Automatic Link Icons v2.0

Wow. My previous post, Auto-matic Link Icons is by far the most popular on Psyked. It’s even been translated into Russian! Things are constantly evolving, and I thought it only suitable that I should expand upon the original with a few new ideas, techniques and general improvements. So, without further ado:

Improving the Icon Display;

In the original post, I put forward the following code for adding link icons;

a[href$='.pdf'] { display:inline-block; padding-left:20px; line-height:18px; background:transparent url(Images/PDFIcon.gif) center left no-repeat; }

The code is ok, but it’s a little temprimental when you come to using it on small fonts. It seems that setting a line-height property just doesn’t cut it where most browsers are concerned, and your icons can get cropped if they’re bigger than the height of your characters. Let’s adjust this a bit, to ensure that we don’t have our icons cropped by the line-heights…

a[href$='.pdf'] { display:inline-block; **padding:2px 0px 2px 20px;** line-height:18px; **min-height:18px; overflow:visible;** background:transparent url(Images/PDFIcon.gif) center left no-repeat; }

That’s much more cross-browser consistant, although it’s one that might need a little tweaking, depending on your overall layout.

Dealing with incompatible browsers;

There’s not much CSS can do on its’ own for the browsers that don’t understand it.

And that, in itself, is part of the beauty of this method. Quite unusually for CSS, if something in this example is incompatible with the browser, its’ unlikely to throw other things out of alignment. However, help is there for those with diligence. You can quite easily expand your selectors to include a class, so that icons can be manually applied (or un-applied) to links. Thus;

a[href$='.pdf']**, .pdflink** { display:inline-block; padding:2px 0px 2px 20px; line-height:18px; min-height:18px; overflow:visible; background:transparent url(Images/PDFIcon.gif) center left no-repeat; }

There are other ways than just CSS, however. Check out this post by Rebecca Murphey, “Unobtrusive, cross-browser method to add icons to links” - using javascript to get the same end-result.

More than just file types;

Why stop at file types? A pet peeve of mine is not being able to anticipate browser behaviour once I click a link. Will I get a new window? Won’t I? In the first version of this post, we touched on wikipedia-style external link signifiers. So let’s expand this to react to the target attributes of links.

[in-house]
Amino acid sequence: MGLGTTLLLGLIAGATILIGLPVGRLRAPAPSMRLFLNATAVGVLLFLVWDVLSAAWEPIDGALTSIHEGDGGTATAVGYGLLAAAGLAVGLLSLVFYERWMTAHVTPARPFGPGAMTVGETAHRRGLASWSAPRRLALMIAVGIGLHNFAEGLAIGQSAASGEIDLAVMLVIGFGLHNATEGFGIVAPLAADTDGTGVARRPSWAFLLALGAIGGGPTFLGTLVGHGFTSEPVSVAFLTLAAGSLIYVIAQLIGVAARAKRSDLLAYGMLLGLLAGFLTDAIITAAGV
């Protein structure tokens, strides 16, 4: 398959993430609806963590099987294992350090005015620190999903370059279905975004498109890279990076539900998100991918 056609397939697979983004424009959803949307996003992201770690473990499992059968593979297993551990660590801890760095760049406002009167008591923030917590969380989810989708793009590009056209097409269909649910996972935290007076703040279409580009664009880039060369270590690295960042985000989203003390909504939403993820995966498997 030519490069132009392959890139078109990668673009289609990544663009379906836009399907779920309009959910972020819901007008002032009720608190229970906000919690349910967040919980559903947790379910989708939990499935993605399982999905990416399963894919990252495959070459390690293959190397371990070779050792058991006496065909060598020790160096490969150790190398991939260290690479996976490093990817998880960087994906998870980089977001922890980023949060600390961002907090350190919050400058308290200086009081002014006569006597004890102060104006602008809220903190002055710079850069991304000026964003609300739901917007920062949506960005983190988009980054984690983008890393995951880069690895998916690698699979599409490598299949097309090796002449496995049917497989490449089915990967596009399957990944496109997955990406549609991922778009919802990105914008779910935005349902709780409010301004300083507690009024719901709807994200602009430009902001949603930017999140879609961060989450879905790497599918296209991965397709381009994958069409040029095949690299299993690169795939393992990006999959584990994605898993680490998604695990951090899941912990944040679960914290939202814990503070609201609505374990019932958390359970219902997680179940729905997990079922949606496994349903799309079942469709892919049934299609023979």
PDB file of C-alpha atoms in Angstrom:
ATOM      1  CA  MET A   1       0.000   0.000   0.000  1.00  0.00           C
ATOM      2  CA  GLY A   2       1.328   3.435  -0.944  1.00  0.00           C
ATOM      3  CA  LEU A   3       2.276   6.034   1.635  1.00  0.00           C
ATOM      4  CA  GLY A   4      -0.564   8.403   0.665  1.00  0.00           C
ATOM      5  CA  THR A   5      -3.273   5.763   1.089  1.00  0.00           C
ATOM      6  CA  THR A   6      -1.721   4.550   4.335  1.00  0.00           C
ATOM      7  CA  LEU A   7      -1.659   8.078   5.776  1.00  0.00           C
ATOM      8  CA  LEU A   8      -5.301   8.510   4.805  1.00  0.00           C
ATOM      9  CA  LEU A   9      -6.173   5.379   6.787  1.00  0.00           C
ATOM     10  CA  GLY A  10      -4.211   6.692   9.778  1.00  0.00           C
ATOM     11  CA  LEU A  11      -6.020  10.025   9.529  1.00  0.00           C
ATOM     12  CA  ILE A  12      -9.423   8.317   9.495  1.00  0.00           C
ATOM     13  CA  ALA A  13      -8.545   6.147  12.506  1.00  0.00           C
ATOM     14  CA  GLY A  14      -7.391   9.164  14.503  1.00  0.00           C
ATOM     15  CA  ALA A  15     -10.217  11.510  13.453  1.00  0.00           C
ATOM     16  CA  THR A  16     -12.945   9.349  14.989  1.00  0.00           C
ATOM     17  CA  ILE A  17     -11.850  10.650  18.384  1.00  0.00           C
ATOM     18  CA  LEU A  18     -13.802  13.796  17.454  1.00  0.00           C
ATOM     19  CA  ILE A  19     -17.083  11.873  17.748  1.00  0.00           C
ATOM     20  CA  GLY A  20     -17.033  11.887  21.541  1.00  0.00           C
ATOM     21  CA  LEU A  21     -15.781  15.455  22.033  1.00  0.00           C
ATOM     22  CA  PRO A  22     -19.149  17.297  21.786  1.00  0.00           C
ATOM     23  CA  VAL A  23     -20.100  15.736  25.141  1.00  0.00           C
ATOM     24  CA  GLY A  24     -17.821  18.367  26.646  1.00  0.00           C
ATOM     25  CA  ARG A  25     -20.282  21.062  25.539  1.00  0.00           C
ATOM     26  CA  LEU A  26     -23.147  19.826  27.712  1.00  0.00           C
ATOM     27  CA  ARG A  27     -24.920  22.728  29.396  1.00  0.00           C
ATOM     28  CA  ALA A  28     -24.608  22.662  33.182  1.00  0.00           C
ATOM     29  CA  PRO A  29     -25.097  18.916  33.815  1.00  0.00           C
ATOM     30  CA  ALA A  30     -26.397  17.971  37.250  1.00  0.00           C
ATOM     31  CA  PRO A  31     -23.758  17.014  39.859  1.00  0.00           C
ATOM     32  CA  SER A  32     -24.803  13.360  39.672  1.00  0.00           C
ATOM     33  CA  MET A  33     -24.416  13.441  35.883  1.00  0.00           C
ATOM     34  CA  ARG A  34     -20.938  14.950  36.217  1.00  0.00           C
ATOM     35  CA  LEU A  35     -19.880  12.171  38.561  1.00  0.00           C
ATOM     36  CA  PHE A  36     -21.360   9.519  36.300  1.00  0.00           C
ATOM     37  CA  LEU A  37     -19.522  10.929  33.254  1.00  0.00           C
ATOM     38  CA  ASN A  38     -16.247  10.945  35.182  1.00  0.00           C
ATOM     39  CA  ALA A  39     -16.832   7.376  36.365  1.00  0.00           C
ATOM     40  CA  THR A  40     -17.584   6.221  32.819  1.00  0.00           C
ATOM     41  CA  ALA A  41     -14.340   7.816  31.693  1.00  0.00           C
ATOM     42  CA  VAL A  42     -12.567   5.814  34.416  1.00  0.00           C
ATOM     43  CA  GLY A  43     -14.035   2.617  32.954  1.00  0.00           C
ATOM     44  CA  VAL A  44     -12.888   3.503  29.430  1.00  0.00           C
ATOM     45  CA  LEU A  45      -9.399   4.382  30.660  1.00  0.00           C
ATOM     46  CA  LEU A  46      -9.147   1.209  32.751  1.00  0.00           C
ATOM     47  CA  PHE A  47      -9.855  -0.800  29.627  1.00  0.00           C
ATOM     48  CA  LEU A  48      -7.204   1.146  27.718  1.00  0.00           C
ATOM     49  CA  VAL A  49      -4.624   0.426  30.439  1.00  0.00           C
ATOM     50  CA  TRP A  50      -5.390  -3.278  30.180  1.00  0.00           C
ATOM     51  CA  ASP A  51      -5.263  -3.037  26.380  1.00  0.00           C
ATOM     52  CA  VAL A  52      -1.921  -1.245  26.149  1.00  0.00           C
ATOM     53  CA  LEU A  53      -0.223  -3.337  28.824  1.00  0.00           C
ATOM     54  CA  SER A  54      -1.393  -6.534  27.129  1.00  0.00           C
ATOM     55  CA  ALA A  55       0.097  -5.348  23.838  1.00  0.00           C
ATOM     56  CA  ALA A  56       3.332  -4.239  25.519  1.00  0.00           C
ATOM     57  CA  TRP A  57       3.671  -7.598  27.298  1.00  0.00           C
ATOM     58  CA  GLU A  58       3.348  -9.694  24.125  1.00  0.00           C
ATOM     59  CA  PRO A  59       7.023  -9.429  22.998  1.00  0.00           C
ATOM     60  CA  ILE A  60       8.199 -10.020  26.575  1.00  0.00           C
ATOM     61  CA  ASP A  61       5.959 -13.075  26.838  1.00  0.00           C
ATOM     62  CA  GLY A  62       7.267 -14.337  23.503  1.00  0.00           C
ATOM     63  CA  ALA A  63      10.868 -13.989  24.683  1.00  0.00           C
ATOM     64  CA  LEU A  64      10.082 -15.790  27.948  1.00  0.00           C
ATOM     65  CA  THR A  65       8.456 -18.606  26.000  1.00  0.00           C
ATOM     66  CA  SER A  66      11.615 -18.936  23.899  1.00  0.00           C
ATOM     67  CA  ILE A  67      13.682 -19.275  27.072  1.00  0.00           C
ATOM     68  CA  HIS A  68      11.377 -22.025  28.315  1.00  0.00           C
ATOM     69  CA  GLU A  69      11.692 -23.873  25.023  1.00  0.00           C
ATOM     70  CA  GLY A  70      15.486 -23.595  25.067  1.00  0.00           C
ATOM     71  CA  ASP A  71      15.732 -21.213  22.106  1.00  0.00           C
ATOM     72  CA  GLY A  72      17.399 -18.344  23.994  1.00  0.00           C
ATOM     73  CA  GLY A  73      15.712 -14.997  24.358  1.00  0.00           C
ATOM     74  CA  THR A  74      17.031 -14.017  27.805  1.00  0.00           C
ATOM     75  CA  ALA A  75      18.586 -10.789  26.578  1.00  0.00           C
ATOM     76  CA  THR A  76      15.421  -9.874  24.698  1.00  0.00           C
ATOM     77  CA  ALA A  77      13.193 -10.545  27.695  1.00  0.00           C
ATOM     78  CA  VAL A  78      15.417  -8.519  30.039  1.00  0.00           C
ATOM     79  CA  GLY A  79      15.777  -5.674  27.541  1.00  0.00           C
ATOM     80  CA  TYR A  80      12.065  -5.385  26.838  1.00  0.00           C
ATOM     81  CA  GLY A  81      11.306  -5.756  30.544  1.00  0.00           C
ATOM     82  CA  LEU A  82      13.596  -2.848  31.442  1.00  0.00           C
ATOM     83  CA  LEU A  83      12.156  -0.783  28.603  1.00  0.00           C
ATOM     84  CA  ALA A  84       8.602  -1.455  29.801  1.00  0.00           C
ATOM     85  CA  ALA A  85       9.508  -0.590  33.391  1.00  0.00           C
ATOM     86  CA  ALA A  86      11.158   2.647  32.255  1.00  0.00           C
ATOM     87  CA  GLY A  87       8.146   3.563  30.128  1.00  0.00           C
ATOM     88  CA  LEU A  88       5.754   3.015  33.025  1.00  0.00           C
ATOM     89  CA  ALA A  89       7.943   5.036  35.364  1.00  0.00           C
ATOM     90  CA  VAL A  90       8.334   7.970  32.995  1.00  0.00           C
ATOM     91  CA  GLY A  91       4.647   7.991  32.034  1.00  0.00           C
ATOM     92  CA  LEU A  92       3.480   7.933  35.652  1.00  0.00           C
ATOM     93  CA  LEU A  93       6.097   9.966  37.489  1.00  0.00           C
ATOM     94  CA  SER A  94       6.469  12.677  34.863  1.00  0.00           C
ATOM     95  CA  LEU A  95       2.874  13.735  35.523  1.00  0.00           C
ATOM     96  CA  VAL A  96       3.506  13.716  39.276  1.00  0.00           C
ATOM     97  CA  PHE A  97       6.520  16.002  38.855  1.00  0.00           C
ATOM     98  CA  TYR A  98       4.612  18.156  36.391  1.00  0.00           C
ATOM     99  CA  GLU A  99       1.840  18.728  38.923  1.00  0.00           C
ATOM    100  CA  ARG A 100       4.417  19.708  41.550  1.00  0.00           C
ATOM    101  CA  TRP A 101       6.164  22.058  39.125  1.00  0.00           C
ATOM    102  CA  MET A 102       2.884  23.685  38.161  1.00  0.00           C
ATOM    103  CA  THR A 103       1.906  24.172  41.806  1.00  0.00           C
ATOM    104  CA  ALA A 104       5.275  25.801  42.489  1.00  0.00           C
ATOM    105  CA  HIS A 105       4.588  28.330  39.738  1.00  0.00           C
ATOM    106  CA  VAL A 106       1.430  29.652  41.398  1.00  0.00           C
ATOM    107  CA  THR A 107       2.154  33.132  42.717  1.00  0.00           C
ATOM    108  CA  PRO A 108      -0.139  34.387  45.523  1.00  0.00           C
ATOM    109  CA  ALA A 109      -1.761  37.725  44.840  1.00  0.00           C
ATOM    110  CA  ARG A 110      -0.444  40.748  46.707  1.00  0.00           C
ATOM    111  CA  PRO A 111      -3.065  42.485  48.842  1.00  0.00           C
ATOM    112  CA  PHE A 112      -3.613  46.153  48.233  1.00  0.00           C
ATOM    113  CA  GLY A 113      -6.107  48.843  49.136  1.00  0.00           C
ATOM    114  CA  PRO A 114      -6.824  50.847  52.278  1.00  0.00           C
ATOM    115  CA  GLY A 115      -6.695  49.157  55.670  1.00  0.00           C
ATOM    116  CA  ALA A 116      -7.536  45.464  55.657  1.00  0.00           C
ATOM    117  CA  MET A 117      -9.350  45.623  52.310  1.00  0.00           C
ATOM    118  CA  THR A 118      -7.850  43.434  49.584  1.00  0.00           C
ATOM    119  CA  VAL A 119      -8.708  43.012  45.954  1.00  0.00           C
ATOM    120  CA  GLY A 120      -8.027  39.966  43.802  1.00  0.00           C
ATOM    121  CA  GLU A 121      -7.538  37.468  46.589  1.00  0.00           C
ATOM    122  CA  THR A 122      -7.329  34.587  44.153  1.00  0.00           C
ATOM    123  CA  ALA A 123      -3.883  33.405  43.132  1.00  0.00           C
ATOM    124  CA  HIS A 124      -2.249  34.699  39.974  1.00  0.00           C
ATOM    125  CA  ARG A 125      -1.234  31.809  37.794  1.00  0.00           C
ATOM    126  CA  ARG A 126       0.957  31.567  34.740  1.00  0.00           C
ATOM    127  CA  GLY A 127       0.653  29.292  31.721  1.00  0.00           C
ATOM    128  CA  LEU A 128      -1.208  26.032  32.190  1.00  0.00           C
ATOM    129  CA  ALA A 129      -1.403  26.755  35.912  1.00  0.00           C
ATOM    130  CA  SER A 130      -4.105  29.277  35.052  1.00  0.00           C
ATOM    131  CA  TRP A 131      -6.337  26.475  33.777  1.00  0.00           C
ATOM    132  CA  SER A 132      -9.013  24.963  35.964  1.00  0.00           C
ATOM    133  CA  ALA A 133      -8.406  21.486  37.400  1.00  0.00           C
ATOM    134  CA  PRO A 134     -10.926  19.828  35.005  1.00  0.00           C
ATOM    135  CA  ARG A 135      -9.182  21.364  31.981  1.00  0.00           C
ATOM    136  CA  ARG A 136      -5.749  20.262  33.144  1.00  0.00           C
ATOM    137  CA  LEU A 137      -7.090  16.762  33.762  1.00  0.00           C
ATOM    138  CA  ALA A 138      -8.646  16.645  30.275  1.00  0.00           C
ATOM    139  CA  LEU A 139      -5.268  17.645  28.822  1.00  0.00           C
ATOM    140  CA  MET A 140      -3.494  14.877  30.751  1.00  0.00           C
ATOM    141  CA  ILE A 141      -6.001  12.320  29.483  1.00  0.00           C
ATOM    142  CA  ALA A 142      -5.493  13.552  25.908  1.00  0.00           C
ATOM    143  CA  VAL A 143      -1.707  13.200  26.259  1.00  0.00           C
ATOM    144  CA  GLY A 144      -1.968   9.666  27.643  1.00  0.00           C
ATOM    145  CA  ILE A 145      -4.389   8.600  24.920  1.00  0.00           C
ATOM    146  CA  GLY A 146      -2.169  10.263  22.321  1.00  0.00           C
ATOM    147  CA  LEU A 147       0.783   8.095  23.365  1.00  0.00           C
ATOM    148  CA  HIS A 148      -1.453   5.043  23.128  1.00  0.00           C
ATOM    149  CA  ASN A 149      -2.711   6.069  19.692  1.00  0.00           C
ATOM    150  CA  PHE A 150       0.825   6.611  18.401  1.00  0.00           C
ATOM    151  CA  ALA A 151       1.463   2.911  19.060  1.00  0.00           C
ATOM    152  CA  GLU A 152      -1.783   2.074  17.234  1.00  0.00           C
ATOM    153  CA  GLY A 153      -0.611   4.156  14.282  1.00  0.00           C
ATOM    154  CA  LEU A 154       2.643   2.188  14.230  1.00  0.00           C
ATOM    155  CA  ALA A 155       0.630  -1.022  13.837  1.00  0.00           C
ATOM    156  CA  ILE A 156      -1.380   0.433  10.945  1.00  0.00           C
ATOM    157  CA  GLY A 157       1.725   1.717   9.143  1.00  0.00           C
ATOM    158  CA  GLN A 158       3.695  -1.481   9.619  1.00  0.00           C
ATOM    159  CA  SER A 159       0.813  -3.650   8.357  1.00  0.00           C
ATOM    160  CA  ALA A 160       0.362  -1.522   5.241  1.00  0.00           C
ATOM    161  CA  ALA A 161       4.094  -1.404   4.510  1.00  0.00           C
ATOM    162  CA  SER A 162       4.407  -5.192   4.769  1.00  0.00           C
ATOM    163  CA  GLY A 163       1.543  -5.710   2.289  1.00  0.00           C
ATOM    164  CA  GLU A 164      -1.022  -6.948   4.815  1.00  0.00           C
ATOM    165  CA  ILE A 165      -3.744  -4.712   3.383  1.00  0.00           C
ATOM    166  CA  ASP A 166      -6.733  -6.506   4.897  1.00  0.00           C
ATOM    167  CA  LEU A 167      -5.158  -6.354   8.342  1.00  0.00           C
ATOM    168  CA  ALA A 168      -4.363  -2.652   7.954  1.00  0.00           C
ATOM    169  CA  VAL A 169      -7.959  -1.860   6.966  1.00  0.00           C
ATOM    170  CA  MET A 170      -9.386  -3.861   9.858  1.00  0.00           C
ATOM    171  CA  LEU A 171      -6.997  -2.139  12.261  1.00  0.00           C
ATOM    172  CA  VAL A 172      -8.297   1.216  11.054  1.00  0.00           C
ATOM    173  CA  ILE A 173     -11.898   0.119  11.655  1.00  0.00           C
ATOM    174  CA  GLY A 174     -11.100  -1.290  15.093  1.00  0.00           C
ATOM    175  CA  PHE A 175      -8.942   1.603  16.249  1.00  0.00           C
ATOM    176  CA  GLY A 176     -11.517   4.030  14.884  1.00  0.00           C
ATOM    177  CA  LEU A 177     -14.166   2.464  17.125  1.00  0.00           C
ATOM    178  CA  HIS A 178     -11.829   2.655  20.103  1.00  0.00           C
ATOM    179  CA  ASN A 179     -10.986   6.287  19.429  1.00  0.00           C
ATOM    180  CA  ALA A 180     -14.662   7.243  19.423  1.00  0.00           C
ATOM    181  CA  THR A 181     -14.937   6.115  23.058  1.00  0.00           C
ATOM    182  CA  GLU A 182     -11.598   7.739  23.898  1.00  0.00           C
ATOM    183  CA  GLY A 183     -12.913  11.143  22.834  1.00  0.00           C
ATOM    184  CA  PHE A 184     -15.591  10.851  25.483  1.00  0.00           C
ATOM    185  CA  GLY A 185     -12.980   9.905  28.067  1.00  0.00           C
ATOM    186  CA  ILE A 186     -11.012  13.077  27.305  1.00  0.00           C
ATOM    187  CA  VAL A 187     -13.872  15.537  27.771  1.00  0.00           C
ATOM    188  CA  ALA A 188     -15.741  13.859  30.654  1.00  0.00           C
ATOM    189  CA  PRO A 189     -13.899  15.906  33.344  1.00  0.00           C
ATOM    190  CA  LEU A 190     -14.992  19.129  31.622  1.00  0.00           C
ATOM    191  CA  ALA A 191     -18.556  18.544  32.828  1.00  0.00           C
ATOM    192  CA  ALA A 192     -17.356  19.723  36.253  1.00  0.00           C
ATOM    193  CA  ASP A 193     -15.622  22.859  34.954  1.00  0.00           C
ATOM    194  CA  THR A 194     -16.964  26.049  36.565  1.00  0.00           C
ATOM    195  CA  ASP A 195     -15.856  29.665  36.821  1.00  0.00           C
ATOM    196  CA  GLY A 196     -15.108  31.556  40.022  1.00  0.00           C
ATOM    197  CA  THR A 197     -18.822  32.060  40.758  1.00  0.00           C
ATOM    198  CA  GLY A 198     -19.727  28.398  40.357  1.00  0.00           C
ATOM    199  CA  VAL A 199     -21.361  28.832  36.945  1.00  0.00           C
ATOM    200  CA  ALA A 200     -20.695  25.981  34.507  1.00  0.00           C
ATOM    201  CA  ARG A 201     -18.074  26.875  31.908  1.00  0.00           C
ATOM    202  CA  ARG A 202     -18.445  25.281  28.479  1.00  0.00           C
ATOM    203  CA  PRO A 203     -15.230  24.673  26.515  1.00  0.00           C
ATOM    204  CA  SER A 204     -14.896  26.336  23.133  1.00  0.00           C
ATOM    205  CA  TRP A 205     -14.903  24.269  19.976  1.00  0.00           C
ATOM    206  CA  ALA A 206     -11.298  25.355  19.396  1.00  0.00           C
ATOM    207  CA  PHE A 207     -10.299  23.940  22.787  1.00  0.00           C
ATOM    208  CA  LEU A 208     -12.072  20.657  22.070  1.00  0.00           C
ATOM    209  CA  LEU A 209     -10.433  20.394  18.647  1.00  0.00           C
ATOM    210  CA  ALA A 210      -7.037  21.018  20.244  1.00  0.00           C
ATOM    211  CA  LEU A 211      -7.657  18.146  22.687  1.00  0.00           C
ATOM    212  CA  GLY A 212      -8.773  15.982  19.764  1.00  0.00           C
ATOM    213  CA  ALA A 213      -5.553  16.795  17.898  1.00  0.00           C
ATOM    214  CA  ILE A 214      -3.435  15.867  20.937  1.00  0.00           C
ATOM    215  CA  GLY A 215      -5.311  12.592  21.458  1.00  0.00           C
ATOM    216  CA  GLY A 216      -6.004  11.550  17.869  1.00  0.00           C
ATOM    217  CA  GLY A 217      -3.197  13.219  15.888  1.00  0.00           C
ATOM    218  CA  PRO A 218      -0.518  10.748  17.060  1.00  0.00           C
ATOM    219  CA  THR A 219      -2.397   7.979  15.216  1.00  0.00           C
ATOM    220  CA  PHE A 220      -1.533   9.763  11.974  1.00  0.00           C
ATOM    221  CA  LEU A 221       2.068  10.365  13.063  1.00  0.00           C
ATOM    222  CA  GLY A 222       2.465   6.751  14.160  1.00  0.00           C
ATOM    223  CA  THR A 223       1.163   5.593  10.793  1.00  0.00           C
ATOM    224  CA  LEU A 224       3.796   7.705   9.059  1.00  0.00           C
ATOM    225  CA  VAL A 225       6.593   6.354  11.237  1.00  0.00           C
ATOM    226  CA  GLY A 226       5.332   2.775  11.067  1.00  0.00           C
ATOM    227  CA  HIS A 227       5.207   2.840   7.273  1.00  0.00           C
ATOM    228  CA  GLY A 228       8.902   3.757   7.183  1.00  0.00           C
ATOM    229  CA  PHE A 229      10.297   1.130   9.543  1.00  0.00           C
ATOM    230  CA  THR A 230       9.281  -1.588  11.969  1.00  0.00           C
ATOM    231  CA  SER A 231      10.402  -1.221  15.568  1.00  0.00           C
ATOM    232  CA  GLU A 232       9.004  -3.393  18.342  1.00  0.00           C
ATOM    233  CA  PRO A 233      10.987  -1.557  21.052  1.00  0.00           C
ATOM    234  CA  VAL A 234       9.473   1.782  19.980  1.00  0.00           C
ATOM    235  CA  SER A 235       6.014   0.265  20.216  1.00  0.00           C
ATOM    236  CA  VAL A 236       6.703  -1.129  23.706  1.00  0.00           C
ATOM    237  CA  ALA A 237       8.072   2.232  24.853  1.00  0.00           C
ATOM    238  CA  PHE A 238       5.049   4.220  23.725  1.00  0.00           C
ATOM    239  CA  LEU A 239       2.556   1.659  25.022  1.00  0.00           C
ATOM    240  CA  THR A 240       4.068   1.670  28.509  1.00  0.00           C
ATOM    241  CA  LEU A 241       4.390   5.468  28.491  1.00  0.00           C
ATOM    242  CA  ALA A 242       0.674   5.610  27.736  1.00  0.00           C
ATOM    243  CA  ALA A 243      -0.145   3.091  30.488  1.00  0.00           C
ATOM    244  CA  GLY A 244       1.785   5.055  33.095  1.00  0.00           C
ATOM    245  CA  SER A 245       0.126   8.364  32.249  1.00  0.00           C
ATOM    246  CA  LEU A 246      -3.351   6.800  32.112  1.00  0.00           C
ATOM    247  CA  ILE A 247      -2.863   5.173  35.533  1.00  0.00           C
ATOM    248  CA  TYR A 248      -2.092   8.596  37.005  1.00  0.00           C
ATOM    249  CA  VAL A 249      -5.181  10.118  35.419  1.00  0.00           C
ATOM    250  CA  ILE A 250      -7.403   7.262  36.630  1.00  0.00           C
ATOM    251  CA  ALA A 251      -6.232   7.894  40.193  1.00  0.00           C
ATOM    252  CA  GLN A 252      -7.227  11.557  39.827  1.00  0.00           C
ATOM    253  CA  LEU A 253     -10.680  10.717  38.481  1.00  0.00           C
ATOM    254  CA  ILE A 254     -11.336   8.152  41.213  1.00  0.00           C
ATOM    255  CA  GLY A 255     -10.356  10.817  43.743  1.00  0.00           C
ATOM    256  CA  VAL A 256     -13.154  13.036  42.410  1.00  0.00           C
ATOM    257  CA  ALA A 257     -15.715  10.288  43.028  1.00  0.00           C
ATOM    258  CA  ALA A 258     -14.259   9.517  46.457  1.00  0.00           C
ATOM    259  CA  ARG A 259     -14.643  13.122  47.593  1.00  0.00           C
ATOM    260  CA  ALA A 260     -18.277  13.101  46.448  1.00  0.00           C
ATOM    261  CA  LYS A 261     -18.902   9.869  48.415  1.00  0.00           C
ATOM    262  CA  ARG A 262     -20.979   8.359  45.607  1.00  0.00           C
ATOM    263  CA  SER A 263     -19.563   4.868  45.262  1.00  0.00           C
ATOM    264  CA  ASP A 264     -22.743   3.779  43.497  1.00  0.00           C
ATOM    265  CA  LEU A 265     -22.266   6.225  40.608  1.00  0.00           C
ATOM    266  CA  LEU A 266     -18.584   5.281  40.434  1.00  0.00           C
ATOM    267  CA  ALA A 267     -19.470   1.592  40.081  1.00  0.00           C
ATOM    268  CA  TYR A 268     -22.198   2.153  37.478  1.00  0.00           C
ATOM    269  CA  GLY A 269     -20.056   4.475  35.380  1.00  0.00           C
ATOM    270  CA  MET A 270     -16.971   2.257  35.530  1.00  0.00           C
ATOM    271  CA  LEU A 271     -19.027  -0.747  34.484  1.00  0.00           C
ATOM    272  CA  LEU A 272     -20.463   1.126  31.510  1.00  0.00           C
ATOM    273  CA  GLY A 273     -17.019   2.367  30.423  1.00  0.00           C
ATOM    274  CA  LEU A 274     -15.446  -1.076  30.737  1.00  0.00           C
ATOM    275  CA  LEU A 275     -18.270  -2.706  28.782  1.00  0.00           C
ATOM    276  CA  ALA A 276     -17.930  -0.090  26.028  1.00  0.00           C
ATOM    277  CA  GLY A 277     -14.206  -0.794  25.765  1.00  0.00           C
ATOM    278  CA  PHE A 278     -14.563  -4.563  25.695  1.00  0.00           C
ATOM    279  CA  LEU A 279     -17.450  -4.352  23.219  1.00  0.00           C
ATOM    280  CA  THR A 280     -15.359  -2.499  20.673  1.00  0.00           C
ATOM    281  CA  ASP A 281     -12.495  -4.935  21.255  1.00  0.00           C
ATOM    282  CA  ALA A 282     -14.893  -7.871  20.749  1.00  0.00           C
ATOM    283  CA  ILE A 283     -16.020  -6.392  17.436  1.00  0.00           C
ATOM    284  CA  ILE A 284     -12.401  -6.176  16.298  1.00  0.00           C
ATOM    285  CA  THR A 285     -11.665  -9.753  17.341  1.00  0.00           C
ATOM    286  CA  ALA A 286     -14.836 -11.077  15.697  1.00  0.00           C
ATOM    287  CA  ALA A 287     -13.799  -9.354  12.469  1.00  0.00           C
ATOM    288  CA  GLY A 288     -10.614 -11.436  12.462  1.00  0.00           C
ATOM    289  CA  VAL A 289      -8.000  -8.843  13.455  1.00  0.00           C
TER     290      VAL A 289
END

a**[target='_blank']** { display:inline-block; padding:2px 20px 2px 0px; line-height:18px; min-height:18px; overflow:visible; background:transparent url(Images/NewWindowIcon.gif) center right no-repeat; }

More than just link targets;

Talking of wikipedia, wouldn’t it be useful to include a little more context to your links? There’s personal blogs, there’s company websites, reference sites and there’s search engines. If you’re linking to an article at wikipedia the information is likely to be a very different style to a personal blog. And both those articles are going to be directly more useful than a page of search results. So why not include the target websites’ logo? Or perhaps come up with some generic ‘classification’ icons to accompany your links? A collection of the favicons of several core websites could be a good idea. But then it could get out of hand.

Anyway, this technique would be little different than that for ‘absolute’ links, except that we are specifying more of the complete url;

a[href^="http://**en.wikipedia**"] { display:inline-block; padding:2px 20px 2px 0px; line-height:18px; min-height:18px; overflow:visible; background:transparent url(Images/WikiIcon.gif) center right no-repeat; }

What you include special icons for is up to you. Wikipedia is an obvious choice, and so are the most visited sites, like search engines, social network sites, online shops, and journals. This idea requires hard graft rather than offering a unilateral CSS solution. I suggest picking the sites important to your website and going with them. You’ve got some decision making to do on this one. I’d love to be able to autogenerate urls based on the link attributes but - so far as I can tell - that’s beyond CSS at the moment. Perhaps this calls for some server scripting?

More than networking;

What else is there? Well, we haven’t even looked at Microformats or ‘rel’ attributes yet. True, some things like rel-nofollow can be utterly useless to the user, but hCard links can be. Then there’s trackback links, bookmarks, rss feeds, practically anything. The format is all pretty similar;

a**[rel='bookmark']** { display:inline-block; padding:2px 20px 2px 0px; line-height:18px; min-height:18px; overflow:visible; background:transparent url(Images/BookmarkIcon.gif) center right no-repeat; }

Putting it all together;

One of the difficult things about CSS when you’re doing this, is working out the inheritance models for your links. Things at the end of your CSS file will override those at the top, so be wary how you organise your links. This is unfortunately the point where you can come up against the brick wall that is the limitations of CSS. Sofar as I know, there’s no way of using multiple selectors - say for instance, external links and new windows - it’s a case of either-or.

External links / More…

Since I started writing this post, I’ve found a few other good examples online - none of which I knew about before I started (darn!)